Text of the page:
• 3 Data disks in a hardware stripe 10,000 RPM disks

Each node runs at less than 300watts peak and Cassandra shows an avg write latency of 2.2ms!

The performance increase of moving the cluster closer to the application has been huge. One report that would take a minute upwards in AWS (Returning a couple of hundred megabytes of data) now runs in under 10 seconds when the Cassandra system is cold and under 2 when the Cassandra cluster has had time to warm up the Cache.

The one thing that is most important to remember with Cassandra is that Cassandra is a write bias data store. This means that Writes are very fast, generally faster than retrieval so you have to think differently when writing an application that uses Cassandra. It is better to write a new value that overwrites an old one than it is to load an old value then update it with the new value. Get the data model right and the use case for Cassandra will guide you to a new world of highly available fast data storage. If your workload is read biased then Cassandra may not be for you.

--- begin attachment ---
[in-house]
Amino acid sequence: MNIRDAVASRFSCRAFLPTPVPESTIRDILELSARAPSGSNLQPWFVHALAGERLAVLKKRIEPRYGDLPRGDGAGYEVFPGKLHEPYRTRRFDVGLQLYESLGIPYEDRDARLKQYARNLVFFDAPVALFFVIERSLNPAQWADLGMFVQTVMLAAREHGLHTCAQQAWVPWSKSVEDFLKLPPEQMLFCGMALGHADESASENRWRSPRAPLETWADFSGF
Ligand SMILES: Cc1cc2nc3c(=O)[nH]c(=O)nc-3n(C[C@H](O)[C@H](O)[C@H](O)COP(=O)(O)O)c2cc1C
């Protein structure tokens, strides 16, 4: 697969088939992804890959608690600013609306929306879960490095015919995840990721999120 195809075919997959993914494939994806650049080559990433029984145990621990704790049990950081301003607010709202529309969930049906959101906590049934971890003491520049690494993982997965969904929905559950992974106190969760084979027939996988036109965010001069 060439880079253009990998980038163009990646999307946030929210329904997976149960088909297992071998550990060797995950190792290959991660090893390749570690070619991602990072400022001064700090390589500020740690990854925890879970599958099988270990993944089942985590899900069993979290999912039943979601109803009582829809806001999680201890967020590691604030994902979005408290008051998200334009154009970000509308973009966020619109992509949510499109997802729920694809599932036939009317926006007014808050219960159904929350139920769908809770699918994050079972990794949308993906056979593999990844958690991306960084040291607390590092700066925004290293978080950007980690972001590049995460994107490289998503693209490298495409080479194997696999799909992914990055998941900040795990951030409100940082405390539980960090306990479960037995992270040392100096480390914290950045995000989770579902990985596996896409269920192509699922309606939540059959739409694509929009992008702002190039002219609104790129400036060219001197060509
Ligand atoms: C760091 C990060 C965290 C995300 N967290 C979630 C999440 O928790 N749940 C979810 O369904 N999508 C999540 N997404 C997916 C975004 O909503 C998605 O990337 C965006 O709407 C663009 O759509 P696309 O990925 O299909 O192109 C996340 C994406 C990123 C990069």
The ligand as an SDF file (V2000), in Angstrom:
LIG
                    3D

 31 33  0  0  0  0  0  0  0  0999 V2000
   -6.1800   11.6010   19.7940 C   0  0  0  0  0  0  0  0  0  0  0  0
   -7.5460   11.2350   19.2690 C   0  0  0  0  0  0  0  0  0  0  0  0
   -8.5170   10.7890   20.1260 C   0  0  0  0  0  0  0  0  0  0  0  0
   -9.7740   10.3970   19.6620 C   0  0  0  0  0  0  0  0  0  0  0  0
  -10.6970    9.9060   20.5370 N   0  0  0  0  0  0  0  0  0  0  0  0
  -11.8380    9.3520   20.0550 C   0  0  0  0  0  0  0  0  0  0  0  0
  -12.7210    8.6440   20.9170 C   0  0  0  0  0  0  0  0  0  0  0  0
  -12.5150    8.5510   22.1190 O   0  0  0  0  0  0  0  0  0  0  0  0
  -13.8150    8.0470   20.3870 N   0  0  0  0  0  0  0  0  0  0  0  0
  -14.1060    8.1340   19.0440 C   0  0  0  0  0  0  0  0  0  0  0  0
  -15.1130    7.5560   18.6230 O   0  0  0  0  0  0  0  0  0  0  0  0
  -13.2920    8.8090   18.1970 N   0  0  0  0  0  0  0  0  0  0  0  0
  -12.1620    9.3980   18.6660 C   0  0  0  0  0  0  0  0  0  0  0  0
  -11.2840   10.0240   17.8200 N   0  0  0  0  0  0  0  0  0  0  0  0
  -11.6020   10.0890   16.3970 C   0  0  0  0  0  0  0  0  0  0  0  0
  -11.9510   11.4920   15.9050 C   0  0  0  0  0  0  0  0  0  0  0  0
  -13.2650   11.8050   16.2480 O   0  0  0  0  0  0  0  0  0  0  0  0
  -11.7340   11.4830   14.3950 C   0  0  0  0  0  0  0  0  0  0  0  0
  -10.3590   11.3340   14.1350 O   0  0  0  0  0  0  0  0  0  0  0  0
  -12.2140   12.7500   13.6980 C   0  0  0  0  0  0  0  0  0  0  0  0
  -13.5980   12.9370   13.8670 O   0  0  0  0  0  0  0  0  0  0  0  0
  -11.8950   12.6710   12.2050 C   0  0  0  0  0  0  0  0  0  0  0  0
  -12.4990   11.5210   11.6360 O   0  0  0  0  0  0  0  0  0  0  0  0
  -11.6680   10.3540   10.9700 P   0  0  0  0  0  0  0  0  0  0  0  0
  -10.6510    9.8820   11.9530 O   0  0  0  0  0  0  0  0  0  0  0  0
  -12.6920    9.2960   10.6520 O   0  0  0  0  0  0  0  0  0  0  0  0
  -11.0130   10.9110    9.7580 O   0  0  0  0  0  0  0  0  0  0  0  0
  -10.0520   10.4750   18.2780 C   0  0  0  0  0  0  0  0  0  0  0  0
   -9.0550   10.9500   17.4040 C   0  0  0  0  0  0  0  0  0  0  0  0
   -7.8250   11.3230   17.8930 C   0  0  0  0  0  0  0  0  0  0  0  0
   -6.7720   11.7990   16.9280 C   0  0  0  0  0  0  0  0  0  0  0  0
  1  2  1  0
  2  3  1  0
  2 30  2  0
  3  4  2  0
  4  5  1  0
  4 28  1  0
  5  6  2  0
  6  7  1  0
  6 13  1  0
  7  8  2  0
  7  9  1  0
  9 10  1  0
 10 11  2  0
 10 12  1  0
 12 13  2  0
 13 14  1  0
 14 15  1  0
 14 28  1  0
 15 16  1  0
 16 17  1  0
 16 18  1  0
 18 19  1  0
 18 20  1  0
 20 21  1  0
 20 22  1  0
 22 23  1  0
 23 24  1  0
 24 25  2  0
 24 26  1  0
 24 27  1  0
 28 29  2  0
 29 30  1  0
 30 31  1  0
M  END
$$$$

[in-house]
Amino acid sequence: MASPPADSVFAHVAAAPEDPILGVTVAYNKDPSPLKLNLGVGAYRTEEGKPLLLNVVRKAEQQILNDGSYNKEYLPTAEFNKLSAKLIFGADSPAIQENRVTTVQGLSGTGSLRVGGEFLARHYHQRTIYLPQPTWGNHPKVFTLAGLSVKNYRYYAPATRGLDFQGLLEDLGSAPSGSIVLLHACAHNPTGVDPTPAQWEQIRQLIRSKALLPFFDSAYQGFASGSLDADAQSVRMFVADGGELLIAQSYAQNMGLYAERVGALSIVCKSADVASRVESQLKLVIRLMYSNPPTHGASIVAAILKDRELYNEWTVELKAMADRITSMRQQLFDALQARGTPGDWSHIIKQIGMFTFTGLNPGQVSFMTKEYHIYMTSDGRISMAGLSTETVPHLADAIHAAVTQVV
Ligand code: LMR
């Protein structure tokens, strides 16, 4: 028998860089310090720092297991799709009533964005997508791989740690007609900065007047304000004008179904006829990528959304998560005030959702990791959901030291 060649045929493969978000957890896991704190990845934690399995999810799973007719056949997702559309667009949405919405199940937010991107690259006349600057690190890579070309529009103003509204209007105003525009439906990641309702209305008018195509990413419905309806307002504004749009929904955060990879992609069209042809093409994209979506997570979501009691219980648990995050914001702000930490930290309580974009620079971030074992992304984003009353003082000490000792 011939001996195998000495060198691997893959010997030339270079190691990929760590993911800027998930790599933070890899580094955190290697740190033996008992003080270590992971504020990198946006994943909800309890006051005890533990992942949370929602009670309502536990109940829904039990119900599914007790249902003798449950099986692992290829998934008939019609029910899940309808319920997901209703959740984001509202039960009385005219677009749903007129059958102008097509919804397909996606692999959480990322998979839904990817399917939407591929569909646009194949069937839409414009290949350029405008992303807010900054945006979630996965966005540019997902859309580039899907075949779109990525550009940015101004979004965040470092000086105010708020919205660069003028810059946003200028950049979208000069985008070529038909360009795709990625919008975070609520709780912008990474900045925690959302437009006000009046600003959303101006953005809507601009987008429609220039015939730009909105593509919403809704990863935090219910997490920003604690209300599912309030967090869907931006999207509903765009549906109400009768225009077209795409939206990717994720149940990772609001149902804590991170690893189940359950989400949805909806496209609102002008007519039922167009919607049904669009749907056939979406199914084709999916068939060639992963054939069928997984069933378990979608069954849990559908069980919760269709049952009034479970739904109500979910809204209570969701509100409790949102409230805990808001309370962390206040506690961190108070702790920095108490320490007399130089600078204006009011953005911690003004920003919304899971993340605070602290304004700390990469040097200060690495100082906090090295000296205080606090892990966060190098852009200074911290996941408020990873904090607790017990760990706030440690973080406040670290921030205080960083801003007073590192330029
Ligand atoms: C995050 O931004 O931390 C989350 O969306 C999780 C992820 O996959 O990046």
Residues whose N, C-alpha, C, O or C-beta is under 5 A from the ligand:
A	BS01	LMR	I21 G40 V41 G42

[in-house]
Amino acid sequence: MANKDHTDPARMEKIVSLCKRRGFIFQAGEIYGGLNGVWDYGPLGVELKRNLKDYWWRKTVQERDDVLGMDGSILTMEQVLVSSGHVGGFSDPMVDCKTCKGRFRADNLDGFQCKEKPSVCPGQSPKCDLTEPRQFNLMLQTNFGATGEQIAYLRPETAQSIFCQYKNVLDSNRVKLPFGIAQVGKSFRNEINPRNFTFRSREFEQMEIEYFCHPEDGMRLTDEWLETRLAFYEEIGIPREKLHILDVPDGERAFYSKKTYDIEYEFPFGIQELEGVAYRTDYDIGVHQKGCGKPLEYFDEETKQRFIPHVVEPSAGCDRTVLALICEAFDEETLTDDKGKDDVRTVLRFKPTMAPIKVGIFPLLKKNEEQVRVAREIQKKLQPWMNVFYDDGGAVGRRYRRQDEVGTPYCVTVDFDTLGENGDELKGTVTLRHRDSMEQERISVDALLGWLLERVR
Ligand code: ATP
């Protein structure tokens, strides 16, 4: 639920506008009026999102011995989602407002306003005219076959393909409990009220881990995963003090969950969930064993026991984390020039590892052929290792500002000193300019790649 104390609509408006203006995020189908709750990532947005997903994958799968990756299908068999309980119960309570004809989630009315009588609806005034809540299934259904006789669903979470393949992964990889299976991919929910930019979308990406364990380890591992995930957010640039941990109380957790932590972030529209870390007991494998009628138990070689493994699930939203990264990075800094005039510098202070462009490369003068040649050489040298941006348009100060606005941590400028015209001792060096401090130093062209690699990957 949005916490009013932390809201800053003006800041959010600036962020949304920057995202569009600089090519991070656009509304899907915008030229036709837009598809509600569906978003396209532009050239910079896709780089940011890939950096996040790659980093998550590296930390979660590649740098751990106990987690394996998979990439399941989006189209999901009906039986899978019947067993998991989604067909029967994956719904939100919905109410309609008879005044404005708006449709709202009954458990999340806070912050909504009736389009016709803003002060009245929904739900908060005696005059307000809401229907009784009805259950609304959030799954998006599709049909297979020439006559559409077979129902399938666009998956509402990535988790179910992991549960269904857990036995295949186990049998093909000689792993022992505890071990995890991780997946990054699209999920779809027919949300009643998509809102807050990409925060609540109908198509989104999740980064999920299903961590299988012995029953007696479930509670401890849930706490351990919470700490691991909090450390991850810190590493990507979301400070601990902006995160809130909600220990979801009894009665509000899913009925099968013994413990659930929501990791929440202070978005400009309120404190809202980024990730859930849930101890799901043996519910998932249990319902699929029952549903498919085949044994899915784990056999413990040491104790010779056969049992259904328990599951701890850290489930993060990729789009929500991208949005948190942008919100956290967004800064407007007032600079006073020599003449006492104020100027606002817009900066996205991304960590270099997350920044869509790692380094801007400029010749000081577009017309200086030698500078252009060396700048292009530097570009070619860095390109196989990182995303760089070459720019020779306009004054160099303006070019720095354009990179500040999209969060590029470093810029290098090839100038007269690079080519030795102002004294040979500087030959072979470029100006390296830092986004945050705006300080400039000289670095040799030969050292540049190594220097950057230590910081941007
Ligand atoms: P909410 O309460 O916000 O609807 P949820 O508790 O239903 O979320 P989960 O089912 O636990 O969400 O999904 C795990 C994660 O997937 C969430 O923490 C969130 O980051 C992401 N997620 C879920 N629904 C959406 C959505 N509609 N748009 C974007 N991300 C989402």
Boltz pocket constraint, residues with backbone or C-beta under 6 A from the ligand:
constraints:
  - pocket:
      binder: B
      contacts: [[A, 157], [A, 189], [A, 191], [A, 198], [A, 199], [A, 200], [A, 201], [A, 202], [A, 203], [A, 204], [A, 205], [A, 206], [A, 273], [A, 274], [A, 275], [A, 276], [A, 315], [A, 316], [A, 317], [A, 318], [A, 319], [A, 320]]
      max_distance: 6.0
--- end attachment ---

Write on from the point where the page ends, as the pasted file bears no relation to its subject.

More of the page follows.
Deneb rebranding

Hi All,

After a hiatus in the Deneb website I have found the time to reboot Deneb and re-brand the website.

Previously Deneb was focused on selling products and services through the traditional sales pattern of pitching what Deneb can offer your business; However I have been working for a new company that has helped me to understand the power of social networking and newer technologies and techniques.

To that end here is the new Deneb site, a blog that will be a home for all the new information that I have gathered and a place to show you all how great Deneb is!

Enjoy; Regards Sam